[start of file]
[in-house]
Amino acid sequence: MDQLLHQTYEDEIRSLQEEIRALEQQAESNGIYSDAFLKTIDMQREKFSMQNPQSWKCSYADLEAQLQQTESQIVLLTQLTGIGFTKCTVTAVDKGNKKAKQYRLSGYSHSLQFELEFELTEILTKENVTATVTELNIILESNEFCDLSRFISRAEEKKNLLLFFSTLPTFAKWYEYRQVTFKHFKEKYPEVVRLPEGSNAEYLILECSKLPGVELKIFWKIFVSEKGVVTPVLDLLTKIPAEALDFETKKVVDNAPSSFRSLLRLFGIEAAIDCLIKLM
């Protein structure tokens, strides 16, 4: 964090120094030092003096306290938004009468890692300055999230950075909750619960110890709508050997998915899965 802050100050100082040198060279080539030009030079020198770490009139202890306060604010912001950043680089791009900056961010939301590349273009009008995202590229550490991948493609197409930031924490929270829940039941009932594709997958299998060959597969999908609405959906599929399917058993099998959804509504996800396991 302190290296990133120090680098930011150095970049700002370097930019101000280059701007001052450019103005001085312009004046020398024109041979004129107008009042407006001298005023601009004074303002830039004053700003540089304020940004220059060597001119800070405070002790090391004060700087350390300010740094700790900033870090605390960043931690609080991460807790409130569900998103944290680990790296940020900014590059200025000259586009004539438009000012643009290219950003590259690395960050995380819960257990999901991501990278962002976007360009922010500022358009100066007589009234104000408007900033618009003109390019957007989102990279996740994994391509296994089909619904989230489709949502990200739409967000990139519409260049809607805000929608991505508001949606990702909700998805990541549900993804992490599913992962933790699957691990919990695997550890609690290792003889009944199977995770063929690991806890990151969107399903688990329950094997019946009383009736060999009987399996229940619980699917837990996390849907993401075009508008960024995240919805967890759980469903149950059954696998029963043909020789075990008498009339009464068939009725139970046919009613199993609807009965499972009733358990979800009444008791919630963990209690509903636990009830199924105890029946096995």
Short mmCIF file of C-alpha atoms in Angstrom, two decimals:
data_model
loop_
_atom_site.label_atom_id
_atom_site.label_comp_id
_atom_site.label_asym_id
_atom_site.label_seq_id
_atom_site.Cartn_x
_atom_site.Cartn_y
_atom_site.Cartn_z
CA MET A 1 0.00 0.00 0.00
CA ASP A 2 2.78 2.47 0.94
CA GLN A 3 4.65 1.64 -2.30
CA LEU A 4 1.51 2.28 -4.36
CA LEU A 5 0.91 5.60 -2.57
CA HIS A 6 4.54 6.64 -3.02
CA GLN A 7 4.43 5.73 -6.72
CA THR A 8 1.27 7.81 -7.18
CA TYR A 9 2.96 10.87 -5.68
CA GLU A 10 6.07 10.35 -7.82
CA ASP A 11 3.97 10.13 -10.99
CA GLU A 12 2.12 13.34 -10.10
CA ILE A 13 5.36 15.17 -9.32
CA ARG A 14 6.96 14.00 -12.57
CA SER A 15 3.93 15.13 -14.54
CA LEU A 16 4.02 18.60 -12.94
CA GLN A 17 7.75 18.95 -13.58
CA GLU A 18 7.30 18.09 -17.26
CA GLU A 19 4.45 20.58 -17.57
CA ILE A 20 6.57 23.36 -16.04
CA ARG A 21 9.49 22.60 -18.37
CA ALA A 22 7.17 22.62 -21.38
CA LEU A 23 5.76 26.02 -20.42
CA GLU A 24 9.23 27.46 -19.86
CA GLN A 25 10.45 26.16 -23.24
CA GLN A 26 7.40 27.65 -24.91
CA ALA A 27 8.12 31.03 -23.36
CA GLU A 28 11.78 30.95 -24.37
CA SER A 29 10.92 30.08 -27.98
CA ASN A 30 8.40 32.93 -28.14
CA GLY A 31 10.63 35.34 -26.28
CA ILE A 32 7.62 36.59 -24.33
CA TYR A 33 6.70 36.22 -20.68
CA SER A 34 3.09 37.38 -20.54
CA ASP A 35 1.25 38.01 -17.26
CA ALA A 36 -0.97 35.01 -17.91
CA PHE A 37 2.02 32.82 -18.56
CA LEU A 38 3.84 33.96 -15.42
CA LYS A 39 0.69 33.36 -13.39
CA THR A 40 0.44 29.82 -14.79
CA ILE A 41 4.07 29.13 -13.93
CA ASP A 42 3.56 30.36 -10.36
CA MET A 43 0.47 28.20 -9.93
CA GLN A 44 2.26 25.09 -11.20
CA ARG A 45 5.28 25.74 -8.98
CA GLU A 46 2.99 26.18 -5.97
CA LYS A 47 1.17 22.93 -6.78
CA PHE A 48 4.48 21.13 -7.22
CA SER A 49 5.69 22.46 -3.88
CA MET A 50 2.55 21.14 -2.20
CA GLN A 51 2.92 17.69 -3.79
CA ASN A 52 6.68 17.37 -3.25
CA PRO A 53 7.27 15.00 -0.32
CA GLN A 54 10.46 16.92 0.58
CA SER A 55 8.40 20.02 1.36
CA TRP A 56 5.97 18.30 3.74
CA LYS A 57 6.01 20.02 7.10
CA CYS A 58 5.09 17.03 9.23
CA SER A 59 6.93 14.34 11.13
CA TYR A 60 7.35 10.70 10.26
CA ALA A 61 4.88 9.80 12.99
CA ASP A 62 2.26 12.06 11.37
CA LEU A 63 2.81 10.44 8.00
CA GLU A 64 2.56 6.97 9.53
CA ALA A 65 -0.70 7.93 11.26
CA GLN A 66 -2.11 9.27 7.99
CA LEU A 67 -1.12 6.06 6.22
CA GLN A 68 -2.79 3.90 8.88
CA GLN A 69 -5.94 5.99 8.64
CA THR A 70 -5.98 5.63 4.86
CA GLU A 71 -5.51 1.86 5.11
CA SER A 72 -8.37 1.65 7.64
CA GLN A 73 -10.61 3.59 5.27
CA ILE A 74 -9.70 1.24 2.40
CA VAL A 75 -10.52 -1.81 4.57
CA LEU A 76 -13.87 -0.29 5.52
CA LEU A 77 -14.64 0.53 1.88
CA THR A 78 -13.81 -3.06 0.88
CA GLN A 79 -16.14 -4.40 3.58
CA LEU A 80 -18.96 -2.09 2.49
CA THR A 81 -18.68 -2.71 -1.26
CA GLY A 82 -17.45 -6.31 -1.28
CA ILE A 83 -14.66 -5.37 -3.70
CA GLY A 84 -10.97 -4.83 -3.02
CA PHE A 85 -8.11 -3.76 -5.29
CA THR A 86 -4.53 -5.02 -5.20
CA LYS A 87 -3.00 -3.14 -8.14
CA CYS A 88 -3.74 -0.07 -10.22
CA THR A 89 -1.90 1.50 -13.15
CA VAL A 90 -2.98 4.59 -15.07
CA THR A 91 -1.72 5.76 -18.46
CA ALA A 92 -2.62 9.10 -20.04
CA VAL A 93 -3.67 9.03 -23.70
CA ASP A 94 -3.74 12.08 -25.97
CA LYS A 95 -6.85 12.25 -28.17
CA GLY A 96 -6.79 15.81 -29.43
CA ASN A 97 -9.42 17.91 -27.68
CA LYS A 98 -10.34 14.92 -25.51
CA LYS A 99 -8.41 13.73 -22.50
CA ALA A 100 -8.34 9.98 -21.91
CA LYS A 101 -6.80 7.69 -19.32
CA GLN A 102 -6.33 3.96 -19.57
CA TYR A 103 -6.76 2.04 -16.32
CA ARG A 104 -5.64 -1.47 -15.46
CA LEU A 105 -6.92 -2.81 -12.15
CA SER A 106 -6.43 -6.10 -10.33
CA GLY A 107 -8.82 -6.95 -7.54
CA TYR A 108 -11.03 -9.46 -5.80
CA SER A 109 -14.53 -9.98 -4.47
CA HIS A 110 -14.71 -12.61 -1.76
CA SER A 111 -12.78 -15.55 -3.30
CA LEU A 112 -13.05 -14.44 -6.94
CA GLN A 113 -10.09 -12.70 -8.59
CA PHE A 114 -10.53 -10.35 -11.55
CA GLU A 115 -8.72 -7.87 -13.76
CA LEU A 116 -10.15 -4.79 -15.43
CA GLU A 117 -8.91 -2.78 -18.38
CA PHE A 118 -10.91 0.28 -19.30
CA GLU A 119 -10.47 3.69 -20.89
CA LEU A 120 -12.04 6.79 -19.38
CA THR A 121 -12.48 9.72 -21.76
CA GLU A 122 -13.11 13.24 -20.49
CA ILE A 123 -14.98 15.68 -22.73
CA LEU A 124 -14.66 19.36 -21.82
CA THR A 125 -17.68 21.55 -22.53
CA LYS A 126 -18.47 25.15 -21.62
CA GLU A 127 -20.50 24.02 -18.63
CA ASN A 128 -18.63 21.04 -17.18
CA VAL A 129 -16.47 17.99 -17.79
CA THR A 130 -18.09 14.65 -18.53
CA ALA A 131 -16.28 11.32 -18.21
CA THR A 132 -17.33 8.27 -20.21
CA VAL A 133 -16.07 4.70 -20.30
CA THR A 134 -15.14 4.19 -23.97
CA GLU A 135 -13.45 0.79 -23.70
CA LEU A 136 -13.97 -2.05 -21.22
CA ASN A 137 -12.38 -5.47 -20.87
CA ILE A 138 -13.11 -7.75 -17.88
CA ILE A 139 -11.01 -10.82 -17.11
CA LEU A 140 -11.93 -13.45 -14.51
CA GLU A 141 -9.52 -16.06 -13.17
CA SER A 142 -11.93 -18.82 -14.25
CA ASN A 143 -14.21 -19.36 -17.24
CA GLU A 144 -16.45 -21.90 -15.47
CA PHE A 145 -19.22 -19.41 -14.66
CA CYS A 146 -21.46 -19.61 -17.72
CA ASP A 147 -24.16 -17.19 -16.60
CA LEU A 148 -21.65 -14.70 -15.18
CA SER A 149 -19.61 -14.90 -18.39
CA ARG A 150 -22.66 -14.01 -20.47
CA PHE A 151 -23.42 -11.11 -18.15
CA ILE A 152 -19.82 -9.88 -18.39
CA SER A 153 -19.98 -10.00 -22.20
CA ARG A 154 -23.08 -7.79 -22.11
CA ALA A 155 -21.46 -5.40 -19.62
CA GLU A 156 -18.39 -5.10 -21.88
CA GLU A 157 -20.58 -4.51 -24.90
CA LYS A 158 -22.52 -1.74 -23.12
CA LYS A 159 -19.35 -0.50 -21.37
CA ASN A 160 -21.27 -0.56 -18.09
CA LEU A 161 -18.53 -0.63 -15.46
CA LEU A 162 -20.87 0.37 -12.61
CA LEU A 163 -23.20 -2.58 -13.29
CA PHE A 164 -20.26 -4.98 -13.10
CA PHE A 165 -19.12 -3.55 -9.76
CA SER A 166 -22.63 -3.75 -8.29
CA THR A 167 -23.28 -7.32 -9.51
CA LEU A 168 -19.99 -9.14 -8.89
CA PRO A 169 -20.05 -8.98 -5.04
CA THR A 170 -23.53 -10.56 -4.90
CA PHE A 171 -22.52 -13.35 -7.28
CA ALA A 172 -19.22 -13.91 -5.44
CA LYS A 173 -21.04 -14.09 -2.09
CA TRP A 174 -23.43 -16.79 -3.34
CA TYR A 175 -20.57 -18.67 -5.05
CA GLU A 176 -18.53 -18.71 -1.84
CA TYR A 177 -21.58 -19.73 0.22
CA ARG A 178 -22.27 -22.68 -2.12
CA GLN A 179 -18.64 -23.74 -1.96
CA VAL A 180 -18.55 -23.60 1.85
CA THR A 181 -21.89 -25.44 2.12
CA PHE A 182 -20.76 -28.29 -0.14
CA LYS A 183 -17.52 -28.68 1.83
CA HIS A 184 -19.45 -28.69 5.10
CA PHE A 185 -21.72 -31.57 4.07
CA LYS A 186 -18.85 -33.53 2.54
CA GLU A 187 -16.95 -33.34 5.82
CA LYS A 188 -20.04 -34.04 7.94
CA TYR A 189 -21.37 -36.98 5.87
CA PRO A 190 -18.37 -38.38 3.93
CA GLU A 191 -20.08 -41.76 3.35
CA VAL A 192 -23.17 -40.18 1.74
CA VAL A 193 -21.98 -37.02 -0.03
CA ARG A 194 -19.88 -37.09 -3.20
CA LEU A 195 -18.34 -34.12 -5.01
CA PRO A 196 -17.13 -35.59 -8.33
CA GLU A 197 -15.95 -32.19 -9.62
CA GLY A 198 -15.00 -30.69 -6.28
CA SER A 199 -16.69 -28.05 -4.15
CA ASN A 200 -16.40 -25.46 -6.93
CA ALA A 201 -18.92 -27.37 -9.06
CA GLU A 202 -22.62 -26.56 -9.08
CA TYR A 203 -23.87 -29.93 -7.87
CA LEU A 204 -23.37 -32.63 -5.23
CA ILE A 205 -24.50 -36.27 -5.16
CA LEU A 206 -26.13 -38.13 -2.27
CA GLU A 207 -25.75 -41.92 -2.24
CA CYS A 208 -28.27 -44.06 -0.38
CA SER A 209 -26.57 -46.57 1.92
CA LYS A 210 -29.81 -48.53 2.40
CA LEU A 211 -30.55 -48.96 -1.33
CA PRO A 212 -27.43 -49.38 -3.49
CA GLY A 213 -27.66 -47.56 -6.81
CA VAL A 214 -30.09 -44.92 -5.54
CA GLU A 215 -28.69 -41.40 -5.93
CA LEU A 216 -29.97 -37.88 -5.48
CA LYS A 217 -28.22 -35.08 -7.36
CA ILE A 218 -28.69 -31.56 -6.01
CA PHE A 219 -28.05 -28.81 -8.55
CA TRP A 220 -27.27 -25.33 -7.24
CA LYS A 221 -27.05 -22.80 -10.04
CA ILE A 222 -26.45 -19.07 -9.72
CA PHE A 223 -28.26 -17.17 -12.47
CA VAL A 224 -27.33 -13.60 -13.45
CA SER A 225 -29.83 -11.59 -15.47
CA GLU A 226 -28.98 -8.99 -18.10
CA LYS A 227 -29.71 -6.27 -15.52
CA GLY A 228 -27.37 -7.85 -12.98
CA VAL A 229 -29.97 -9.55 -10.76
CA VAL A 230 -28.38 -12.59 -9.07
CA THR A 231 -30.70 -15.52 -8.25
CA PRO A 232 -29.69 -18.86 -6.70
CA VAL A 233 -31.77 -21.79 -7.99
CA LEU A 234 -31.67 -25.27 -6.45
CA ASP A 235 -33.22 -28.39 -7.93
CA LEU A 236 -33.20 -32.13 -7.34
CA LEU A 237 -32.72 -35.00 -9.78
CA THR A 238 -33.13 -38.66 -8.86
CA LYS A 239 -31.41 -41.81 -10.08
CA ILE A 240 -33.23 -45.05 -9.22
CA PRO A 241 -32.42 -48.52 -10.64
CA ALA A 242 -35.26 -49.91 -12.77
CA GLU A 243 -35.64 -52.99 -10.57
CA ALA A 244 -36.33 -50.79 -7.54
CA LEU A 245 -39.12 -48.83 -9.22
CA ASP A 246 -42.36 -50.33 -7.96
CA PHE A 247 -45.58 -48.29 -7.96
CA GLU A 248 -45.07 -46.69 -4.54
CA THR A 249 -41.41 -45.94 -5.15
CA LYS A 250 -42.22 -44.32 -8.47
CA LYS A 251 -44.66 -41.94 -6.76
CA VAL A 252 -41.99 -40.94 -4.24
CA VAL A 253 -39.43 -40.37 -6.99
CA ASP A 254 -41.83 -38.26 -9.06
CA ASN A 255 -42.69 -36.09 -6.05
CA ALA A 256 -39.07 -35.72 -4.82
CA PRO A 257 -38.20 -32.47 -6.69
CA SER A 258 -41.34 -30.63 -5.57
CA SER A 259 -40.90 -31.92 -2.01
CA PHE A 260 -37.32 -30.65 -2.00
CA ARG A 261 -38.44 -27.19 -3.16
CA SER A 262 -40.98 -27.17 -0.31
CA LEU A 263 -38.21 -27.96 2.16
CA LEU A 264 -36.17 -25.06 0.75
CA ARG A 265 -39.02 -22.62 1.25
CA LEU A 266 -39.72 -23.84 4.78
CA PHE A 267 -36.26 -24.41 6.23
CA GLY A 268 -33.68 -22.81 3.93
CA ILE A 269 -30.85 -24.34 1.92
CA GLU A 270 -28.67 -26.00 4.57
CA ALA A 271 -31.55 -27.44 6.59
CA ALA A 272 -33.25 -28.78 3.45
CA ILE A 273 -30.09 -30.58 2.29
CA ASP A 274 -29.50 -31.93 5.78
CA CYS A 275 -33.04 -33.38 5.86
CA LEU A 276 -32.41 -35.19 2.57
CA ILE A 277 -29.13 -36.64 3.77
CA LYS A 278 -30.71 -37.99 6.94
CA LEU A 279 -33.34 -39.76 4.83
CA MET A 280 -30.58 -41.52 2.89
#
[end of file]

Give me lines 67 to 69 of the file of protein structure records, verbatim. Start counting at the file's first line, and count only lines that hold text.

CA GLN A 54 10.46 16.92 0.58
CA SER A 55 8.40 20.02 1.36
CA TRP A 56 5.97 18.30 3.74